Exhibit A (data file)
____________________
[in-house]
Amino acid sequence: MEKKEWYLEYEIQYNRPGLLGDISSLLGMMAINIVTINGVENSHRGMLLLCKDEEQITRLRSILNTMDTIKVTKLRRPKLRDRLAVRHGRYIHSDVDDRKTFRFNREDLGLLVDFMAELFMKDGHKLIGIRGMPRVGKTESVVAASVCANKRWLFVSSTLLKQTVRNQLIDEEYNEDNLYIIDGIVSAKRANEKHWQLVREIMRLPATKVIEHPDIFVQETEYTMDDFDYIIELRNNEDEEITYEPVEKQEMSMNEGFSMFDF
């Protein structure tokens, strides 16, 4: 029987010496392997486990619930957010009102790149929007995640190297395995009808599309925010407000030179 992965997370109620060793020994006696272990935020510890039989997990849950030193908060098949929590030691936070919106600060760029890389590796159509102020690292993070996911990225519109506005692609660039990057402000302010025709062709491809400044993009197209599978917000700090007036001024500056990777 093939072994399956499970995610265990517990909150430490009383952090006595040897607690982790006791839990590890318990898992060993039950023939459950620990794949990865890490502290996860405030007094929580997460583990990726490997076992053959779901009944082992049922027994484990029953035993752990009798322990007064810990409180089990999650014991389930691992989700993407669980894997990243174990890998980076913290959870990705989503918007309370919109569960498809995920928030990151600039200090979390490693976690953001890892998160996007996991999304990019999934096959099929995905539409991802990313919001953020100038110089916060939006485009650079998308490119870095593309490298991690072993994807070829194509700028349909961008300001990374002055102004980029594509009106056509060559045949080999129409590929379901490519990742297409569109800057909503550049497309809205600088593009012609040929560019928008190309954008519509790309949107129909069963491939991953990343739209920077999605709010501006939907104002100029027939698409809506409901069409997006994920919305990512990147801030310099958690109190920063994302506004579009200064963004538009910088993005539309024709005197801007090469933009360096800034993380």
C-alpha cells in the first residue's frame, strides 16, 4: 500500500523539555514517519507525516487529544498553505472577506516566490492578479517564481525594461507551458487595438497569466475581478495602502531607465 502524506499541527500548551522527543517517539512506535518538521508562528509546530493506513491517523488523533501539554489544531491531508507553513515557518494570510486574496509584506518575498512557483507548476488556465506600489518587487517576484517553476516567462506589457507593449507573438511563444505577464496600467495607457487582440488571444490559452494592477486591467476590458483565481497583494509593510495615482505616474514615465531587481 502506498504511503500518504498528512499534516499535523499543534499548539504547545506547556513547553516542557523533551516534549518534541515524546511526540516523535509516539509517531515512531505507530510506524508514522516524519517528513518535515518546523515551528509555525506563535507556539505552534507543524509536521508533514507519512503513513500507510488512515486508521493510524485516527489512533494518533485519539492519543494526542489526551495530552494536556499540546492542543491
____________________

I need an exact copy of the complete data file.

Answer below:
[in-house]
Amino acid sequence: MEKKEWYLEYEIQYNRPGLLGDISSLLGMMAINIVTINGVENSHRGMLLLCKDEEQITRLRSILNTMDTIKVTKLRRPKLRDRLAVRHGRYIHSDVDDRKTFRFNREDLGLLVDFMAELFMKDGHKLIGIRGMPRVGKTESVVAASVCANKRWLFVSSTLLKQTVRNQLIDEEYNEDNLYIIDGIVSAKRANEKHWQLVREIMRLPATKVIEHPDIFVQETEYTMDDFDYIIELRNNEDEEITYEPVEKQEMSMNEGFSMFDF
């Protein structure tokens, strides 16, 4: 029987010496392997486990619930957010009102790149929007995640190297395995009808599309925010407000030179 992965997370109620060793020994006696272990935020510890039989997990849950030193908060098949929590030691936070919106600060760029890389590796159509102020690292993070996911990225519109506005692609660039990057402000302010025709062709491809400044993009197209599978917000700090007036001024500056990777 093939072994399956499970995610265990517990909150430490009383952090006595040897607690982790006791839990590890318990898992060993039950023939459950620990794949990865890490502290996860405030007094929580997460583990990726490997076992053959779901009944082992049922027994484990029953035993752990009798322990007064810990409180089990999650014991389930691992989700993407669980894997990243174990890998980076913290959870990705989503918007309370919109569960498809995920928030990151600039200090979390490693976690953001890892998160996007996991999304990019999934096959099929995905539409991802990313919001953020100038110089916060939006485009650079998308490119870095593309490298991690072993994807070829194509700028349909961008300001990374002055102004980029594509009106056509060559045949080999129409590929379901490519990742297409569109800057909503550049497309809205600088593009012609040929560019928008190309954008519509790309949107129909069963491939991953990343739209920077999605709010501006939907104002100029027939698409809506409901069409997006994920919305990512990147801030310099958690109190920063994302506004579009200064963004538009910088993005539309024709005197801007090469933009360096800034993380």
C-alpha cells in the first residue's frame, strides 16, 4: 500500500523539555514517519507525516487529544498553505472577506516566490492578479517564481525594461507551458487595438497569466475581478495602502531607465 502524506499541527500548551522527543517517539512506535518538521508562528509546530493506513491517523488523533501539554489544531491531508507553513515557518494570510486574496509584506518575498512557483507548476488556465506600489518587487517576484517553476516567462506589457507593449507573438511563444505577464496600467495607457487582440488571444490559452494592477486591467476590458483565481497583494509593510495615482505616474514615465531587481 502506498504511503500518504498528512499534516499535523499543534499548539504547545506547556513547553516542557523533551516534549518534541515524546511526540516523535509516539509517531515512531505507530510506524508514522516524519517528513518535515518546523515551528509555525506563535507556539505552534507543524509536521508533514507519512503513513500507510488512515486508521493510524485516527489512533494518533485519539492519543494526542489526551495530552494536556499540546492542543491